The Peer Support Drop-In Centre will be operating in it's regular capacity (in-person from Monday to Thursday and virtually on Fridays) as of Monday, January 31st, 2022.
About the Peer Support Drop-In Centre
The Peer Support Drop-In Centre is a peer-led wellness service. It is a space where students can meet informally with other students who have shared experience of having lived with a mental health concern/challenge. Trained Student Peer Supporters will get to know student peers in an informal way, building equal relationships based on mutual respect and trust, providing non-judgmental support and a listening ear, sharing wellness information, completing referrals, and assisting with advocacy when needed.
When you arrive at the Peer Support Drop-In Centre, you will have the opportunity to meet new people, build relationships, participate in activities or events, talk about mental health struggles and wellness (talk about your mental health journey), and work towards your wellness goals.
Who is it for?
The Peer Support Program is available to all Canadore and Nipissing students who would like support for their mental wellness and who may be looking for connection, community, and a positive and safe space to spend time with others.
How to Register?
Prior to participating in the Peer Support Drop-In Centre, you will need to complete a brief intake meeting with the Peer Support and Outreach Lead (in B210). To ensure a seamless registration, the intake can be requested in advance by completing this registration form, or this can be completed when you show up at the Drop-In.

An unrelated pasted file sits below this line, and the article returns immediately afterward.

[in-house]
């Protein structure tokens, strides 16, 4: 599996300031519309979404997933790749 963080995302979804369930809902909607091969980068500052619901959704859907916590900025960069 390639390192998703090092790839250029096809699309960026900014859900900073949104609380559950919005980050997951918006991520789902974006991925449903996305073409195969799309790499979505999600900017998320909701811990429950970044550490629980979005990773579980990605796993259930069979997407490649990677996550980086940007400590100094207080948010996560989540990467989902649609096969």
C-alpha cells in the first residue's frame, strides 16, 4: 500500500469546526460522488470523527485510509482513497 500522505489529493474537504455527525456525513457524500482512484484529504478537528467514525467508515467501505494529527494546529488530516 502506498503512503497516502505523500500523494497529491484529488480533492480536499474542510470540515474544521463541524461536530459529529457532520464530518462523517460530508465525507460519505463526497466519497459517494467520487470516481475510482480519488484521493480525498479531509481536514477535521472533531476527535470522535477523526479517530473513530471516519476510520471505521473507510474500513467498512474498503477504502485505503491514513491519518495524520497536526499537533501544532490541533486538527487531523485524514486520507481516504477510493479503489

What is Peer Support? Why is it Beneficial?
Peer Support creates an environment where an individual can connect with another individual through shared lived experience. Being able to genuinely say to someone, “I hear you; you are not alone in what you are going through” provides a sense of comfort and connection. Peer Support fosters a welcoming, non-judgemental, safe space where true meaningful connections develop.
These connections are often built on a foundation involving empathy, encouragement, compassion, understanding and hope. Peer support also involves information sharing and referrals to resources, walking alongside another person while empowering them to help themselves and self-direct their own path to recovery. Peer support engages individual strengths and the approach of working “with” instead of “for” the individual to help them to achieve their wellness goals.
Peer Support allows for individuals to be able to communicate on a common ground - an environment where there is no hierarchy. This type of support compliments more traditional clinical approaches while providing a powerful recovery tool and option for individuals who may be feeling isolated or experiencing stigma. A peer support interaction can be empowering and uplifting for the person seeking support and it can also be mutually beneficial for the person providing peer support.
Being able to connect with like-minded individuals through shared lived experience allows for a sense of “togetherness,” feeling supported and listened to. The message of hope and recovery is always at the forefront of the work being done in peer support.
Peer support provides a valuable service to the Pathways to Care model that exists for students: “Studies show that accessing peer support leads to improved coping and self-management skills, improved social networks, reduced isolation, reduced symptoms, reduced substance use, shorter and fewer hospitalizations, and a reduced need for intensive services”.
Peer Support Canada Website (Sunderland, Mishkin, & MHCC Peer Leadership Group, 2013)